Lastly the plotting results from the three different array configurations recorded on a real noise source are shown with 3 dB dynamic. The improvement in terms of resolution and pin-pointing the source is clearly visible when using bigger equipment.
The software design strategy has always had user friendliness and ease of use in mind. We want the user to be able to get results quickly, and start analysing recordings easily, thus spending time on the analysis, rather than the measurement set up or configuration of parameters. Live view of measurements combined with an intuitive software interface enables users without prior experience to make measurements within the first five minutes after powering the device.
The one feature that really sets the software apart is the virtual microphone. The virtual microphone enables the capability to only get audio signals from the chosen listening point, and listen to sounds coming from specific directions of the video image, while suppressing noise and sounds emitting from other positions than what is selected. With this tool the user has the power of super hearing, and may gain more insight in addition to regular colour plotting of sources. Such super hearing may be especially useful in noisy and complex sound environments, where for instance different noise sources greatly impair the ability to distinguish which machinery is producing a faulty noise.
In addition to live plotting and directive listening, it is also possible to record measurements and do the analysis at a later time. The raw signal from all microphones are then saved, and all parameters such as frequency selection, time selection and so on can be changed in post-processing. This means that a recording can be done without selecting the optimal parameters during the measurement, since these can be changed when analysing the recording. This also means that anybody can do the actual recordings themselves since it is then basically a matter of pointing the array roughly towards the area of interest and pressing record. All analysis and changes of parameters can be done in post-processing such as directive listening, graphical overlay of sources, spectrogram, FFT analysis and so on.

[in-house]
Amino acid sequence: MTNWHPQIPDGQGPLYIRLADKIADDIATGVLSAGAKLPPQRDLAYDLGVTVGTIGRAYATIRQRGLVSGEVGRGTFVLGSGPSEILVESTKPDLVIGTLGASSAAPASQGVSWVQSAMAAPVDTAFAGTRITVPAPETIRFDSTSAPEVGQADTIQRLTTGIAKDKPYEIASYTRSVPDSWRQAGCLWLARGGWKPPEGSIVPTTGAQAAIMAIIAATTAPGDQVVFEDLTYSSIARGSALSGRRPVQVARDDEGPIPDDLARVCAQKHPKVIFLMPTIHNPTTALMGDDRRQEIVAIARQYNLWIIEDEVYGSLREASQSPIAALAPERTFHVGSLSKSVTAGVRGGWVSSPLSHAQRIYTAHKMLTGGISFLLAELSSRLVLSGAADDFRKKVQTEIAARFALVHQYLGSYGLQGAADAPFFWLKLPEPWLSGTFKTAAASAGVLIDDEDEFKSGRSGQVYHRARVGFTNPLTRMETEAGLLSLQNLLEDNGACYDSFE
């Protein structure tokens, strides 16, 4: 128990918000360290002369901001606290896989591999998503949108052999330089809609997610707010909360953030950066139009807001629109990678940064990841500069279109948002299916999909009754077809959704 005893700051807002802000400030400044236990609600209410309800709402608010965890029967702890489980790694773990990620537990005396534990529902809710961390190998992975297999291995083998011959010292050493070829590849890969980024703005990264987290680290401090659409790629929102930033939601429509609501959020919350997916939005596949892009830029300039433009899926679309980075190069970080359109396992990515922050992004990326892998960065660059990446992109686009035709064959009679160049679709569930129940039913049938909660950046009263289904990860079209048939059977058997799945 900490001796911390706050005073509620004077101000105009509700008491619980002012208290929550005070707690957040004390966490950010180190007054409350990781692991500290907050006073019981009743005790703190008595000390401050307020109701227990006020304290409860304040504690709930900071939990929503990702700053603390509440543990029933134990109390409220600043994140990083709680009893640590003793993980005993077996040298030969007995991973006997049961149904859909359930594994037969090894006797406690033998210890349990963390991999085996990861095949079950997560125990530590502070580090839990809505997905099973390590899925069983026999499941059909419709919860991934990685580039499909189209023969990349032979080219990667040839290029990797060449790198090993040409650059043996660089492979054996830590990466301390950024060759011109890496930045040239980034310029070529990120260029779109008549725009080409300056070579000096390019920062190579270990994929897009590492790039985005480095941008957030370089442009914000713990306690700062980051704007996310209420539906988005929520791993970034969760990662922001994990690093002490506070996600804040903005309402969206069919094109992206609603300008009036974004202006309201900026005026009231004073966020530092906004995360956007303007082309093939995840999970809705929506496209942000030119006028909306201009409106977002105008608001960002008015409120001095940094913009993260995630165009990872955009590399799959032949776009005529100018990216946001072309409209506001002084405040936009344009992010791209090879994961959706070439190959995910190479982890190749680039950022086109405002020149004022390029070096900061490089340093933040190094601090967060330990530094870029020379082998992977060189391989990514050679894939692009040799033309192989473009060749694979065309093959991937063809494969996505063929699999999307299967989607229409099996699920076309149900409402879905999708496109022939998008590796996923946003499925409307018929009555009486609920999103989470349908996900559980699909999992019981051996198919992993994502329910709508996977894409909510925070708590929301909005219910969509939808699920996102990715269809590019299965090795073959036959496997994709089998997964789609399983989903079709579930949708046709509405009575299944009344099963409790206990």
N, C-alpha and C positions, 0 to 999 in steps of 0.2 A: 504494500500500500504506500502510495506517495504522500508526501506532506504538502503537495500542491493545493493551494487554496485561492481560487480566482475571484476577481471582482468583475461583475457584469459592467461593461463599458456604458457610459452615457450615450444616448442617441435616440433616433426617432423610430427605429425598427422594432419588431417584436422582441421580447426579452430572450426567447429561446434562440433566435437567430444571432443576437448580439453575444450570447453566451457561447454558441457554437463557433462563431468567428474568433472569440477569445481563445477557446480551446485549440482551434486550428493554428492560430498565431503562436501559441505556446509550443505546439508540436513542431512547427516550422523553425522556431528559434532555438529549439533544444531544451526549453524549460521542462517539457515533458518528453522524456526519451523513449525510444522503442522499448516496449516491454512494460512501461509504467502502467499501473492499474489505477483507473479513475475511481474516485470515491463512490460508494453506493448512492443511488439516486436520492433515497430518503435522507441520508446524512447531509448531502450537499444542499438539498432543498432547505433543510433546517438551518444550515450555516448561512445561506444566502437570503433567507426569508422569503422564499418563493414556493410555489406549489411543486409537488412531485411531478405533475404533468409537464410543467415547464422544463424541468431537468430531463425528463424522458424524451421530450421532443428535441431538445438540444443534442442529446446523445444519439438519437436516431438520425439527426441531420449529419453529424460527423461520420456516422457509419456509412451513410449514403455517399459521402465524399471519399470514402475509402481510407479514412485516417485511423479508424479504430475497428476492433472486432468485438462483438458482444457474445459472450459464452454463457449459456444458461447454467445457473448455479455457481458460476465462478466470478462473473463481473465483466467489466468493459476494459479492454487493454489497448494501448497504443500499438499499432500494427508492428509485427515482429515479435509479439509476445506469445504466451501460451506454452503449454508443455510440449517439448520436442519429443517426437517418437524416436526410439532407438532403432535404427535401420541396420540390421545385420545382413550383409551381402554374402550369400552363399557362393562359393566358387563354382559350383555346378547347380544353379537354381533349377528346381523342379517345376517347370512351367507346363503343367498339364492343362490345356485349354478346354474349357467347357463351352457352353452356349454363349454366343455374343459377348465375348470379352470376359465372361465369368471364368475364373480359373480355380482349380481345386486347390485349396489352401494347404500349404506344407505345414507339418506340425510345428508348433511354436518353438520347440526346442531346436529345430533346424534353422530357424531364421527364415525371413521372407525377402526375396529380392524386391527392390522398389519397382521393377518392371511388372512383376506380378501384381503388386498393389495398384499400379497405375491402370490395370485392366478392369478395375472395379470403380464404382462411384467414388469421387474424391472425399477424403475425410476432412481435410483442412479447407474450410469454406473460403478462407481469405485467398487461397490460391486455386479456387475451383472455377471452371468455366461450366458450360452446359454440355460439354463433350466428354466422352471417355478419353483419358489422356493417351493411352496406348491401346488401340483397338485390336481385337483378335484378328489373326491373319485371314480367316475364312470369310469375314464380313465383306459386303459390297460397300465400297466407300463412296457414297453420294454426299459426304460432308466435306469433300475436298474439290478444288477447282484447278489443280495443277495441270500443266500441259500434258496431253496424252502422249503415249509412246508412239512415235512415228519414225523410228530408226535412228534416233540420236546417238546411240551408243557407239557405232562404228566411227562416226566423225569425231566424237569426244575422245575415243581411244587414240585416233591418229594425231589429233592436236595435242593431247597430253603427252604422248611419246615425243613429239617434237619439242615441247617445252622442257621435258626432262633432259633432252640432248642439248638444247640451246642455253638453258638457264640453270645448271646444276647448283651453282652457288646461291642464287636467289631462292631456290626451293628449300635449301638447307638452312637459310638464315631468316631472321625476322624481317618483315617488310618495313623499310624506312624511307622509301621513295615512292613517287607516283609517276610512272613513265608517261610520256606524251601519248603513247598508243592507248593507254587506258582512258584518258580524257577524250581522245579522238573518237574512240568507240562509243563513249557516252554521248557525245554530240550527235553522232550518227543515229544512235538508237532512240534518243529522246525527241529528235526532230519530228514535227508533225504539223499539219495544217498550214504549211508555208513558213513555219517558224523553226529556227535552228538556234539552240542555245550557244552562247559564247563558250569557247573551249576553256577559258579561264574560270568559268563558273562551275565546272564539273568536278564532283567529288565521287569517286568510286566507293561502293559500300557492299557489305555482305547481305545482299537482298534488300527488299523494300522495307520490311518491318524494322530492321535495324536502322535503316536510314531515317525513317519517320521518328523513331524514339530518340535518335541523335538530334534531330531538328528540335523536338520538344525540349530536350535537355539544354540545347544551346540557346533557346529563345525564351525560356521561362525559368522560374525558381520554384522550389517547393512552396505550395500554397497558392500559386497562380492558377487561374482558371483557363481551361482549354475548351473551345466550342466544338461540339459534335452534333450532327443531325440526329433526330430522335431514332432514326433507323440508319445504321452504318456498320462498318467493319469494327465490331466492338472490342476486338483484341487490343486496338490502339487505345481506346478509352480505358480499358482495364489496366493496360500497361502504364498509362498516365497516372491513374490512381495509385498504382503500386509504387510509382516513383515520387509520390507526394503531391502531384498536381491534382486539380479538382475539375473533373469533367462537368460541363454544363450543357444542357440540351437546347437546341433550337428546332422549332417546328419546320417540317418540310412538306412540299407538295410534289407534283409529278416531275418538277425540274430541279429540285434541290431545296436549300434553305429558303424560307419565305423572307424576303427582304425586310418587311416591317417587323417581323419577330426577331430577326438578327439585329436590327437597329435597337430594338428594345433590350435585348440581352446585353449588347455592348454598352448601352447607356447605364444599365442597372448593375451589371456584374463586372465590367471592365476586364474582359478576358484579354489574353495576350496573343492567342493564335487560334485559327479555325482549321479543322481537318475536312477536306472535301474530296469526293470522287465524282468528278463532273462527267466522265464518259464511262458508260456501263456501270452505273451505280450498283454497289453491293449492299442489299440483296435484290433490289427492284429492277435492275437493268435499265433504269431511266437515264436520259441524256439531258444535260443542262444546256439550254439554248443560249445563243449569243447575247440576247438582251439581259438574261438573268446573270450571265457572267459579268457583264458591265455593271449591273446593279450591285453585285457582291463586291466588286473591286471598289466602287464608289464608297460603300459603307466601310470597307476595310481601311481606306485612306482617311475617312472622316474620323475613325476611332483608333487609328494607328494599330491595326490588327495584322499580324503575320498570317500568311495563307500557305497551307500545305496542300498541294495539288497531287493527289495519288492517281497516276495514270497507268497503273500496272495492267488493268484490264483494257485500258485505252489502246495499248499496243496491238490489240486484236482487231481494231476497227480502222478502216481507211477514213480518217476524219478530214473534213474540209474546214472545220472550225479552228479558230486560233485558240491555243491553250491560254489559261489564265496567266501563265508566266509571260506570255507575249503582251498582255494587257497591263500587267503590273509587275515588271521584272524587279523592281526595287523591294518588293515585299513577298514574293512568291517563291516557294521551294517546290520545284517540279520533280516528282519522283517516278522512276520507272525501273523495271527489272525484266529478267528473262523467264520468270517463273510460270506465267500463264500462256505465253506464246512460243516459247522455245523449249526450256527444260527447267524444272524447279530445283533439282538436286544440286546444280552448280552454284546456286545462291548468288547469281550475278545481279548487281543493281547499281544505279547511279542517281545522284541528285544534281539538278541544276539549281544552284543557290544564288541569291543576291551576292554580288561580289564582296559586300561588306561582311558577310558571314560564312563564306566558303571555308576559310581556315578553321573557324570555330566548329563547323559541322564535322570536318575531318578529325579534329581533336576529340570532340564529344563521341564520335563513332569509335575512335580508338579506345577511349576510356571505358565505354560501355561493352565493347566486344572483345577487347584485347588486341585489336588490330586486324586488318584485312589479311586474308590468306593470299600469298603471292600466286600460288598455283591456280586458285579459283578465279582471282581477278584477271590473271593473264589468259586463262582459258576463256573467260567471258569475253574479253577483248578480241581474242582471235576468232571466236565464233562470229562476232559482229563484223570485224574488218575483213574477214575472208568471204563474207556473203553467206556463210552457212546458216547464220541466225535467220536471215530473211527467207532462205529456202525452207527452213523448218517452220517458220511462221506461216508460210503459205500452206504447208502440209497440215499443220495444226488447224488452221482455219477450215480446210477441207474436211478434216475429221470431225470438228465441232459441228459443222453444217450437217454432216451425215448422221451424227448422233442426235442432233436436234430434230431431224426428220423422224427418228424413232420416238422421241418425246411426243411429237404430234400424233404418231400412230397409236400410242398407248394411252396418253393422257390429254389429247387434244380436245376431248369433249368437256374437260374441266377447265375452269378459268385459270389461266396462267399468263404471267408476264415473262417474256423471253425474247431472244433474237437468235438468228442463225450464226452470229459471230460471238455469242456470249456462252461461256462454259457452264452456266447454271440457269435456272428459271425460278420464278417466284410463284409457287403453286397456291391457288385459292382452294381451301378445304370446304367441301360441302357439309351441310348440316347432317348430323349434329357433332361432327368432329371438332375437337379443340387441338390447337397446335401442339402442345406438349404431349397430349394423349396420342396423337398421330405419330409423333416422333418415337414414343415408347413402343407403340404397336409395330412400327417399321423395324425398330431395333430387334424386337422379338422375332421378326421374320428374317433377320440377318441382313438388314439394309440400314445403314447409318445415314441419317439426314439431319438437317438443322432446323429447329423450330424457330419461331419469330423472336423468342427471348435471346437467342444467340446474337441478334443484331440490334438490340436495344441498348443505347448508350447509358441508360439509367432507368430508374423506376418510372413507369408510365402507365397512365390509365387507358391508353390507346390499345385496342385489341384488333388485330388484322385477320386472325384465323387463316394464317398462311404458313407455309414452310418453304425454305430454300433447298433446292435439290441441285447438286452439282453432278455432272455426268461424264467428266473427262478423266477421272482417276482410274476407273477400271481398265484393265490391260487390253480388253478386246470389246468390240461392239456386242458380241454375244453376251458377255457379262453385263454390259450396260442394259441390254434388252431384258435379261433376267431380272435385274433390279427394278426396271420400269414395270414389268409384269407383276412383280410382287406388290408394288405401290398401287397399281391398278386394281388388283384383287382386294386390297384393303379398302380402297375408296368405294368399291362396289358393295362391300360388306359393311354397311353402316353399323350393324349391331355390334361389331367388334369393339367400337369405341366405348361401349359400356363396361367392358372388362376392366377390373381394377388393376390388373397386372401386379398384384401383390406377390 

Sometimes sources may be closely spaced apart, or a strong noise source in the area of interest is interfering with the recording and impairing the image quality. Often this will be seen as either a single large source, or the source of interest will be completely shadowed by the stronger source. Seen in the image below is a situation where two equally strong sources are positioned close to one another, and the resulting colour plot will display a single large source. In such situations the acoustic eraser feature may prove valuable. This function will add a red circle to the screen that can be dragged to any point, and remove the source from that point. This is highly effective when several noise sources are present. As seen on the pictures the acoustic eraser completely removes the source where the suppress point button is positioned. The virtual microphone can further be positioned on the source of interest.
Especially in automotive applications RPM measurements may give vital information. The acoustic camera software has the possibility to display frequency content as a function of RPM by using the order analysis function.
In the spectrogram window, frequency as a function of RPM is plotted. It is further possible to select a square in the spectrogram window to isolate interesting events. By pressing the “apply” button on the selection, the RPM and frequency limits in the main view window automatically change to the limits set by the selection in the spectrogram. The user may then find and interesting sound event in the spectrogram, and automatically get the corresponding colour plotting of the event chosen.